Dutch mobile offshore units designer GustoMSC has announced a new collaboration with compatriot designer of motion-compensated solutions Barge Master, to develop a solution to meet the installation demands of the emerging US offshore wind market. Designed as a flexible and cost-effective way of meeting the demand for initial wave of US wind farm projects, while allowing the companies to surmount the difficulties raised by Jones Act restrictions, the Top Feeder Barge solution comprises a Barge Master BM-T700 motion-compensated platform which can be mounted onto any appropriate US-flagged offshore vessel or barge.
GustoMSC will oversee the engineering and integration of Barge Master’s platform onto the chosen vessel. According to Elvira Jansen, Barge Master’s business developer, there is a degree of flexibility in what vessel type may be used, and the ultimate choice will be largely up to the individual client’s own wishes and the particular logistical requirements of a given operation. She suggests, however, that, a barge sized 120m × 30m would offer the “least residual motion and highest workability”.
The solution will facilitate the supply of the European installation jack-ups necessary for the construction of the US wind farms, as, according to Jansen, “there will be no US-flagged jack-ups of sufficient size available in time” to meet the installation demand. She also notes that US ports are often unsuitable for jack-up rigs of a sufficient size, due to the proliferation of bridges and hurricane breakers.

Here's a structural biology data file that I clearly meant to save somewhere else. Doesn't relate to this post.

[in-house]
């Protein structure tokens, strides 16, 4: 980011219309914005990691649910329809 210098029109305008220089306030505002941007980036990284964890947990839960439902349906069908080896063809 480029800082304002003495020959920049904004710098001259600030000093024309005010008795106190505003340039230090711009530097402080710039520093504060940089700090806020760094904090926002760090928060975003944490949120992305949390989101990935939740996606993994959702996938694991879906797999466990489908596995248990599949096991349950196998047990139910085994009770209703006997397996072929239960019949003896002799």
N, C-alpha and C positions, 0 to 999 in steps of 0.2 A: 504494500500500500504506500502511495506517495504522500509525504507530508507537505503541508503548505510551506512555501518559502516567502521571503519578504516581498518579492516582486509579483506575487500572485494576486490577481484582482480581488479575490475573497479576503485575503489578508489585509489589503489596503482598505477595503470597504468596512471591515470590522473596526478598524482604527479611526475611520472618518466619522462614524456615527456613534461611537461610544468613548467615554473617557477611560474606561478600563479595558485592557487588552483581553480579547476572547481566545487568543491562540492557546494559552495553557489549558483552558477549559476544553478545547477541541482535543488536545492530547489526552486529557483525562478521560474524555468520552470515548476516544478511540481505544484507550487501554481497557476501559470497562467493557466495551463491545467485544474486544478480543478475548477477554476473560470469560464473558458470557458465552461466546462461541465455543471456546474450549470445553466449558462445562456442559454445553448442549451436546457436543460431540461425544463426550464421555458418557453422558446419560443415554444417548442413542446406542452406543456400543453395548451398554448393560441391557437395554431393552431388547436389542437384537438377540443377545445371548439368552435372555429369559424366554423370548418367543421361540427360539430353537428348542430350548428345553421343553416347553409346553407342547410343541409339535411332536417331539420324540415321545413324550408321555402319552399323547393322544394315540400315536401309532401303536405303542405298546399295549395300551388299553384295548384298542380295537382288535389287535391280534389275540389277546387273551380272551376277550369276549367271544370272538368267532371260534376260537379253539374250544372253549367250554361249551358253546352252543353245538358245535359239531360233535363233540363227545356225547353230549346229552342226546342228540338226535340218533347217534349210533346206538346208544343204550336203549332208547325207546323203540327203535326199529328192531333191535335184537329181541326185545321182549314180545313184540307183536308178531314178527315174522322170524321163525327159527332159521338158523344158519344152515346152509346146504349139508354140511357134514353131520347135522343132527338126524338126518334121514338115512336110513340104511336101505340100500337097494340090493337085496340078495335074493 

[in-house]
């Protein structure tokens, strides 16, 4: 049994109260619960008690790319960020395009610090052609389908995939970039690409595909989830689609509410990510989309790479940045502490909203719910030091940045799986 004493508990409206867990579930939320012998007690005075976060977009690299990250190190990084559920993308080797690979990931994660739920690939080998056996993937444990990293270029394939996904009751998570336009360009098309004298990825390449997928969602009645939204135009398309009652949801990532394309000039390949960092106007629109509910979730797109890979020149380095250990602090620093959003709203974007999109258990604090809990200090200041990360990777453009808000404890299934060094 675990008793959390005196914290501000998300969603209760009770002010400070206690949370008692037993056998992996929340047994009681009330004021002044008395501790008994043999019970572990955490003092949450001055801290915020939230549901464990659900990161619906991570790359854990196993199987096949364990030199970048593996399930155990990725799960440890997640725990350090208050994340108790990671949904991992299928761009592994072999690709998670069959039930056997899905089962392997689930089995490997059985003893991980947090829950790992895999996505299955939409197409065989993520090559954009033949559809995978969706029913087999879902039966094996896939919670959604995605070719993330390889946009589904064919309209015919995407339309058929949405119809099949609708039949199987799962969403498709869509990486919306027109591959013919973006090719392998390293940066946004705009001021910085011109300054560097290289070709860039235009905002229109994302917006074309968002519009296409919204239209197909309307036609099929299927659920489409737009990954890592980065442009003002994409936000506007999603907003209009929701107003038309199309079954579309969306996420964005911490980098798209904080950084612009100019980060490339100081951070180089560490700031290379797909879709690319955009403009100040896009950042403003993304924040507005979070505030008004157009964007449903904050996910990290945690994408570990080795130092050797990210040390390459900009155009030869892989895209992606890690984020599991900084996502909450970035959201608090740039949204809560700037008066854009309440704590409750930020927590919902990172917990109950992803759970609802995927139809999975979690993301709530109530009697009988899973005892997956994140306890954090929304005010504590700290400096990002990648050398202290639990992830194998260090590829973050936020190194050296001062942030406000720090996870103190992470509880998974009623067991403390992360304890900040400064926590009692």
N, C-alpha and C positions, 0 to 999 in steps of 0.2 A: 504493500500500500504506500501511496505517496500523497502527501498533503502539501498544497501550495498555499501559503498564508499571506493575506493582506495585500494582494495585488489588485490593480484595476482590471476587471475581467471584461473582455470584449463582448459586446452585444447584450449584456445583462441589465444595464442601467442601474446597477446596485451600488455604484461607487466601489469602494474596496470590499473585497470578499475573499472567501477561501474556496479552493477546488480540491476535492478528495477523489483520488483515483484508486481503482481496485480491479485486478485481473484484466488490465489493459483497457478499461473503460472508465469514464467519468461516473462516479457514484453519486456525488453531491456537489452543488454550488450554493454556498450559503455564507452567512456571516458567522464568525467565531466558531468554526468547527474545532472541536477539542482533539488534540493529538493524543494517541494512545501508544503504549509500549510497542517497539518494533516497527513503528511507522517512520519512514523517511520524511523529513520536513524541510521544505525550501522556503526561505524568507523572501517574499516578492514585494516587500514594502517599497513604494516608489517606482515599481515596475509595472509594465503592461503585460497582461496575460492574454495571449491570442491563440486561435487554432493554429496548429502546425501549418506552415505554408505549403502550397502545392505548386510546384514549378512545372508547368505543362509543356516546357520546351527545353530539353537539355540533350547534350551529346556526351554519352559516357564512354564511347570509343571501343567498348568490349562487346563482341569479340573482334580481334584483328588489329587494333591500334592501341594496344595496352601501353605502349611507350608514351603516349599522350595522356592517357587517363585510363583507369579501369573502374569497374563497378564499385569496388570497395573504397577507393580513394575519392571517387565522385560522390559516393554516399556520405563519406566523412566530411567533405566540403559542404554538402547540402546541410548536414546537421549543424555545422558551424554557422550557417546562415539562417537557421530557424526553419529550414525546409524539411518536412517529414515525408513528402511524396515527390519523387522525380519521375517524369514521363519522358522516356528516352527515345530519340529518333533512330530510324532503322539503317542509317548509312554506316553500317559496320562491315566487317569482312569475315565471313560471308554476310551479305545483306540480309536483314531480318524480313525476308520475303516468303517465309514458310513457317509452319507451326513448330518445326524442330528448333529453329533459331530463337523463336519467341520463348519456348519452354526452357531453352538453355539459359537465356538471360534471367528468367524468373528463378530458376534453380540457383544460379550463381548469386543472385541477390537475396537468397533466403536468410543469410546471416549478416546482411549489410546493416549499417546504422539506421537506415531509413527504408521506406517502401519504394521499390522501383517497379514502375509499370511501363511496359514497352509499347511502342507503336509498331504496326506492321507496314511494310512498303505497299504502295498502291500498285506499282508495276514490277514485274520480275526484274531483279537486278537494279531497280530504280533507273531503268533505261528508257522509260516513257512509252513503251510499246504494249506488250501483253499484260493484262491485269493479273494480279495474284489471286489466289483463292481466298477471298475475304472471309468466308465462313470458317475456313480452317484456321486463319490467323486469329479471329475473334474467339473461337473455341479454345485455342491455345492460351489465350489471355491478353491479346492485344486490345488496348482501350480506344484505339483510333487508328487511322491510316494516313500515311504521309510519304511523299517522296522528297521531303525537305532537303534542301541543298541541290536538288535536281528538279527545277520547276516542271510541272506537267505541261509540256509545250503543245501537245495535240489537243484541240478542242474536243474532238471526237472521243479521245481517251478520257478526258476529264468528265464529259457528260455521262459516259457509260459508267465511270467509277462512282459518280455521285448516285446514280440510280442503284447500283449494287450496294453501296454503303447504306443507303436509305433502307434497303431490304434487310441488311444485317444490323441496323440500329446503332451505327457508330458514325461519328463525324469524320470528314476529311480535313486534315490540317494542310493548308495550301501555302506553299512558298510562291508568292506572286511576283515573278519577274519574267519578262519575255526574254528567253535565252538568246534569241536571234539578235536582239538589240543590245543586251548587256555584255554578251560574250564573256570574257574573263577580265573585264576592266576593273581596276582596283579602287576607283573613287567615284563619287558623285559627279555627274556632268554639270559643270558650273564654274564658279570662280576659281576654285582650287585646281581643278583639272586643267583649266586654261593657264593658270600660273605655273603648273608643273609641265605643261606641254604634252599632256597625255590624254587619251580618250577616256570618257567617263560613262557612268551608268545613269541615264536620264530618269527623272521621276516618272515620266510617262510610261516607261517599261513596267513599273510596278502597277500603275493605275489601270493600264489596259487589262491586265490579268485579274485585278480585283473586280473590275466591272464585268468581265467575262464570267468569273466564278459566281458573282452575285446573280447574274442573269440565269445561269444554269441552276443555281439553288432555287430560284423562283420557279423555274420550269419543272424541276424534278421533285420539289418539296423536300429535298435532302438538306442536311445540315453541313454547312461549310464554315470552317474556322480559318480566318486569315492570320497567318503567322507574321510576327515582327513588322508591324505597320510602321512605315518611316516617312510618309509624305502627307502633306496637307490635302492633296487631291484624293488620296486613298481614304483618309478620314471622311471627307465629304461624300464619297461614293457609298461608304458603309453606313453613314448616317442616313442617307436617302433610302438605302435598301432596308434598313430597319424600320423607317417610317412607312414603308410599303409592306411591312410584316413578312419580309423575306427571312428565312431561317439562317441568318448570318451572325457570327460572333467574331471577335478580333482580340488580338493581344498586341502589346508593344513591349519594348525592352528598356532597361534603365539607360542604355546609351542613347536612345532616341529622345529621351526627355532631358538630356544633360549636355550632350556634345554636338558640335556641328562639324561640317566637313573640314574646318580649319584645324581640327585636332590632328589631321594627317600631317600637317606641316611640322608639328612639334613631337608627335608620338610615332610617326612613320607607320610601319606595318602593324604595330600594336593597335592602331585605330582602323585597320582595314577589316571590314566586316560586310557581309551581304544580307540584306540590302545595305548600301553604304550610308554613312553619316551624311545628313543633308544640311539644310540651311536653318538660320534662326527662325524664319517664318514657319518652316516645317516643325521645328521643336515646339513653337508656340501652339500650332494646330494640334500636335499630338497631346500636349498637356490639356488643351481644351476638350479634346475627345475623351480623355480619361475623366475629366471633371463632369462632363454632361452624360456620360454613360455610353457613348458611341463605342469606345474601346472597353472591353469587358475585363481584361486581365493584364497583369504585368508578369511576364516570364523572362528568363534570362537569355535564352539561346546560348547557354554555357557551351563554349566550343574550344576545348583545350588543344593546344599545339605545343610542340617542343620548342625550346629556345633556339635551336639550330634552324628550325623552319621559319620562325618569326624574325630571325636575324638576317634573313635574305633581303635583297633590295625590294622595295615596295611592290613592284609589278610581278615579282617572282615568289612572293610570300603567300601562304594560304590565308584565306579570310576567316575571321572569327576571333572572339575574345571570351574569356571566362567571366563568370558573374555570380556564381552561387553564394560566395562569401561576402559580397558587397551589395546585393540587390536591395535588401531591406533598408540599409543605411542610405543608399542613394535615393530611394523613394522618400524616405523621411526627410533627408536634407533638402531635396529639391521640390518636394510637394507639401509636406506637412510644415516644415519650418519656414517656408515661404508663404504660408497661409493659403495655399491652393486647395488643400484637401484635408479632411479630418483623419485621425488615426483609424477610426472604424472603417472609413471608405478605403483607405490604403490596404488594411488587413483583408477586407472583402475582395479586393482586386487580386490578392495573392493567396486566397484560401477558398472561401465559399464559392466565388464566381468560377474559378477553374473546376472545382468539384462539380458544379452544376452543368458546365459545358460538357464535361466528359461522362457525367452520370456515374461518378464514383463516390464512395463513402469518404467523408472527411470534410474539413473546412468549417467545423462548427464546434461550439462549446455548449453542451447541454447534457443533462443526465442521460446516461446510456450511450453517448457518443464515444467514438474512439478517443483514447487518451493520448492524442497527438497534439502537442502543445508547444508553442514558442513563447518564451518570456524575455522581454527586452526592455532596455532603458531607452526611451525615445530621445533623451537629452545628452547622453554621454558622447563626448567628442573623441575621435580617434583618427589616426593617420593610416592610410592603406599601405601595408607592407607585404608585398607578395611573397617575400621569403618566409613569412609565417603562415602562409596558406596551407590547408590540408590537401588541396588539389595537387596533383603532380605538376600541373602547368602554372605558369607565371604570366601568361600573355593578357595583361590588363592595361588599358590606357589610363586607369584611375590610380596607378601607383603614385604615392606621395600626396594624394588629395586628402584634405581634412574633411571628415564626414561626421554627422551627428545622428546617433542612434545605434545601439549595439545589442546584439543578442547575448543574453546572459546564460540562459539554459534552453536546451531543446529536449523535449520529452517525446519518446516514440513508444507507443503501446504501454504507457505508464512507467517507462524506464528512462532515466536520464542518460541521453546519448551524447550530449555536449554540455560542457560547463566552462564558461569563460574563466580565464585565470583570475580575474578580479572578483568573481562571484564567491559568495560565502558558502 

The platform has a footprint of 18.3m × 15.1m, and is fully containerised for swift mobilisation to operational locations. By compensating for the motion of the vessel upon which the platform is mounted, it can offer a stable and safe lift-off surface for a maximum payload of 700 metric tonnes in sea states of up to 2.5m Hs, and is Lloyd’s Register-certified under the lifting appliances regulations. It will hold its position using dynamic positioning (DP) or a mooring system.
Jansen adds that Barge Master is working to increase this payload to 800 metric tonnes, which will be necessary for the installation to meet any “expected increase in turbine size, weights and hub heights” predicted by GustoMSC. Jansen hints at the likelihood of multiple systems being combined “either into a bigger system or multiple systems working together” to further increase the overall payload capacity of the solution. This would have the effect, she states, once payload for each system is increased to 800 metric tonnes, of offering an overall capacity of 1,600 metric tonnes, and consequently allowing the solution to supply the monopiles to the installation sites.
The Top Feeder Barge solution is still in its concept phase. However, the concept has proven itself before, having been involved in performing successful supply operations since 2013, when the first BM-T700 platform was mounted onto a standard North Sea barge to supply Geosea’s jack-up vessel, Goliath, where, Barge Master state, the platform showed compensation percentages of over 95% of the barge’s movements. The system was also used in 2015 as part of the installation of a permanent bridge between a depletion compression platform and a shallow water gas production platform in the Philippines’ Malampaya field.